The political drama, The Absence of War, is being staged at the Crucible Theatre to tie in with the approaching General Election.
David Hare’s play about a pressurised Labour Party leader was written about the 1992 election and the fateful rally at the Sheffield Arena remembered as a misjudged show of triumphalism.
This play written 20 years ago has much to say about the political scene today, according to Jeremy Herrin, who is directing the co-production between Sheffield Theatres, the Rose Theatre Kingston and touring company Headlong of which he is artistic director.
“As far as the audience is concerned it is just a cracking drama that they can readily understand.
“It’s about a Labour leader who starts the election ahead of the polls and then he hits some obstacles and crises and it’s about what sort of man he is and how he copes with it,” he says.
At this stage we don’t know what will happen this time , he argues, beyond the fact that it promises to be a really interesting election.
“David Hare is very accurate about his assessment of a fundamental problem in British left-wing politics which is if you speak your mind do you stand a chance of being elected? It could be that we live in a fundamentally conservative culture so that any left or centre left party which wants to make any radical change has to be very careful about what it says for fear of putting off middle England.”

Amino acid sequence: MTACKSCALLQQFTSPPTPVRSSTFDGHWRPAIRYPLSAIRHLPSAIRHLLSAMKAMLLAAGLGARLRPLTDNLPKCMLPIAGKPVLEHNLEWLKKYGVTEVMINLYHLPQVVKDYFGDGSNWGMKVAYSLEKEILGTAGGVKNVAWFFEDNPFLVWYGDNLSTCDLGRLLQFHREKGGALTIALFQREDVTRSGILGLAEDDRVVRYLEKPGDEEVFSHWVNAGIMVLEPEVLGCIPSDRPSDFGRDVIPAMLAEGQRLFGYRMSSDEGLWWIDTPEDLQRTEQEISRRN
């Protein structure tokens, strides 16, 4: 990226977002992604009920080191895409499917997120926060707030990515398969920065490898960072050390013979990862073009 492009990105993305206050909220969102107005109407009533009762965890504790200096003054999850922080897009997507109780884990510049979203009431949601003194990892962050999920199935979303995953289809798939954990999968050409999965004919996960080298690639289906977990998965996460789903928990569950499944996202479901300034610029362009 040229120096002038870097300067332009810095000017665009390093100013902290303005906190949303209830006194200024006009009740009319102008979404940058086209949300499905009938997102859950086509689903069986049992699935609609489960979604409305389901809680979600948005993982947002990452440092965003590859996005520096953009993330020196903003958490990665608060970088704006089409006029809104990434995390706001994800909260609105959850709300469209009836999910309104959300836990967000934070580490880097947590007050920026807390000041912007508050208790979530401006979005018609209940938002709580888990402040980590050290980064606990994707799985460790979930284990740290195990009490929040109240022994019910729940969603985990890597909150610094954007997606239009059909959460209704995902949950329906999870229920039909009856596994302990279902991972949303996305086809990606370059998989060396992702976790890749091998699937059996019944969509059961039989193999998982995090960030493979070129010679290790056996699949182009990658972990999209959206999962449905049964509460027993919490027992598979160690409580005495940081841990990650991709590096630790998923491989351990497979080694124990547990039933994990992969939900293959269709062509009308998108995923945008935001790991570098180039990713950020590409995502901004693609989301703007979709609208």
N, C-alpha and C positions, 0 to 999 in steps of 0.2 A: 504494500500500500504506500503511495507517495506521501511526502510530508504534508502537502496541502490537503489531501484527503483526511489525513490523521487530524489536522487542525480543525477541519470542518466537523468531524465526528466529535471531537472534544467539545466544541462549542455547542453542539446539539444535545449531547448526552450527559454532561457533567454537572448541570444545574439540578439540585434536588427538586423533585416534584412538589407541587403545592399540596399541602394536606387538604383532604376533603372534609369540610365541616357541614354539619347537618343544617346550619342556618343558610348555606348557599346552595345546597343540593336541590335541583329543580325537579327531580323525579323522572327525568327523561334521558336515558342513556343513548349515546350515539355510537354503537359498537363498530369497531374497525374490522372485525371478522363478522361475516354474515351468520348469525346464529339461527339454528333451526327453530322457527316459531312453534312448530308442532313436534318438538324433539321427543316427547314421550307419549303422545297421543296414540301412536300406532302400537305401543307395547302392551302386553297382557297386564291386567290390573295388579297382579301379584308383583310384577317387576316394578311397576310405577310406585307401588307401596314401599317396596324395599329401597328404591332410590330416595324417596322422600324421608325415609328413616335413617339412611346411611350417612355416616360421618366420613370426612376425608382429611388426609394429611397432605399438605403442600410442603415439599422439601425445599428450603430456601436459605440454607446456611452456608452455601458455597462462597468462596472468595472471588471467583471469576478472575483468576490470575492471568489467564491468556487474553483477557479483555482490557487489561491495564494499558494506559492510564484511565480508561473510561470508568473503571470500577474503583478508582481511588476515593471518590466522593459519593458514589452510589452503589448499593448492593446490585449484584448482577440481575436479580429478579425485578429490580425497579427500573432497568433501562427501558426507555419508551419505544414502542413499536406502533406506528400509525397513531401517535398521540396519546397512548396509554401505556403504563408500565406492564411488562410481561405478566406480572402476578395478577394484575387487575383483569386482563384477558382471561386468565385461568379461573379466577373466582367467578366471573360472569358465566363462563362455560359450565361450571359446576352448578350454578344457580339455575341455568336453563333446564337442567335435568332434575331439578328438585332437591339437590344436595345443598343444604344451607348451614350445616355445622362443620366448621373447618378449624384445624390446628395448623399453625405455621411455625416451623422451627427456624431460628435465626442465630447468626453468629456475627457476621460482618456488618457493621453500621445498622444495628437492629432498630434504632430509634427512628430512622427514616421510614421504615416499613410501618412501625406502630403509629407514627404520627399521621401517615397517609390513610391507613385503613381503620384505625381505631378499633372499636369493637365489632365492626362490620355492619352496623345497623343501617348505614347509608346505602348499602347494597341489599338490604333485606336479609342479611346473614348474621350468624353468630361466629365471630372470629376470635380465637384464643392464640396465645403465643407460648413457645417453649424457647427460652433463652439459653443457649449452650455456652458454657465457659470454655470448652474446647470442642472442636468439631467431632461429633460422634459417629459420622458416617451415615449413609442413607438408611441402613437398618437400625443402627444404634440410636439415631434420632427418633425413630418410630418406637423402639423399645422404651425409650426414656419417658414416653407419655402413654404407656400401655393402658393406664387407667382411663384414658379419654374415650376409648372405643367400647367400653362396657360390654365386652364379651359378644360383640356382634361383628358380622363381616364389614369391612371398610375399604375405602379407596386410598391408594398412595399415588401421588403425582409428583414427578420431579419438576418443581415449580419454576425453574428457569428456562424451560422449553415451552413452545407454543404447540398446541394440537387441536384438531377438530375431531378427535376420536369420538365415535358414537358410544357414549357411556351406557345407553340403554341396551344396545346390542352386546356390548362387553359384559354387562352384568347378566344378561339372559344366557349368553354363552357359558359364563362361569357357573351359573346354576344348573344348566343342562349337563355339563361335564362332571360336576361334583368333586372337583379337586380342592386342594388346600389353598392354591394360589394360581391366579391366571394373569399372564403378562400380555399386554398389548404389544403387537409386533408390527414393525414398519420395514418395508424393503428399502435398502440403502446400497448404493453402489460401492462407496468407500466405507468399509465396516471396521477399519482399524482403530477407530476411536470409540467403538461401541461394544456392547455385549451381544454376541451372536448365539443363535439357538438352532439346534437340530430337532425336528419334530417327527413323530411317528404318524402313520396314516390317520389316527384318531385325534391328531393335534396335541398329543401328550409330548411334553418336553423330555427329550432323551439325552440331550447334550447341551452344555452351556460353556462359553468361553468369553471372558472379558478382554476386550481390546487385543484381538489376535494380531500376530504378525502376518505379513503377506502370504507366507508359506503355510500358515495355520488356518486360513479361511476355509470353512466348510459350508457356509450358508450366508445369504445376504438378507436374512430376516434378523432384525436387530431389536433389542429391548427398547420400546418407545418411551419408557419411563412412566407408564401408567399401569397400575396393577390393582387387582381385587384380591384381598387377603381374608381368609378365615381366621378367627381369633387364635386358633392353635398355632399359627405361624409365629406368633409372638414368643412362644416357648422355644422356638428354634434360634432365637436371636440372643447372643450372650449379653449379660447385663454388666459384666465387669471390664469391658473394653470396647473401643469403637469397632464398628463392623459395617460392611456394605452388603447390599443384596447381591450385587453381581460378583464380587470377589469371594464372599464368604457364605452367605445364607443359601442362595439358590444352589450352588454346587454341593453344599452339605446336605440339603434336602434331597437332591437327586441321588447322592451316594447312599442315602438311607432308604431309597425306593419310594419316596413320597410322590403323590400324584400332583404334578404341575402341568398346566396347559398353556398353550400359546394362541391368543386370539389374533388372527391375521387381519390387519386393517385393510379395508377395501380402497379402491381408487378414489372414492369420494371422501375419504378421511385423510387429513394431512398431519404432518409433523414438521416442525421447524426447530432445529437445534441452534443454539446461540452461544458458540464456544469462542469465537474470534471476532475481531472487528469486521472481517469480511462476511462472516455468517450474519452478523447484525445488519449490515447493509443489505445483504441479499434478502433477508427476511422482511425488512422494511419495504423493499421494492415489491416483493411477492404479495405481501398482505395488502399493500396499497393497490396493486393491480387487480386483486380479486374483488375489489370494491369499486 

Wasn’t this what New Labour finally got right? “It was written before Blair and you could argue he came a cropper because it was all about getting elected and getting power.
“The fact he went on that foreign adventure (the Iraq war) has changed his legacy a bit,” he suggests. “I think that what is really interesting about the evening is that it was written before Blair but somehow anticipates it.
“That necessity to compromise has become more apparent so I am hoping the audience is going to be as amazed as I am that he got it so right back in 1994,” says Herrin who previously directed Hilary Mantel’s Wolf Hall and Bring Up the Bodies for the RSC and will be off to New York to oversee the Broadway opening in March.
The playwright has been involved with the production of The Absence of War making a few cuts “for clarity and pace” but the play is fundamentally unchanged.
One difference is that George Jones, as played by Yorkshire actor Reece Dinsdale, will come from Sheffield as opposed to the Londoner portrayed by John Thaw in the original.
“Northern cities have that direct connection to what we call the industrial working class and Labour is the over-riding political culture and it just made sense to me that the party leader could be a working class hero from Sheffield and it would really help the play.”
The Absence of War is at the Crucible from February 6-21 and then tours until May 9 – two days after the general election “which means we will have a new government at the end”, points out the director.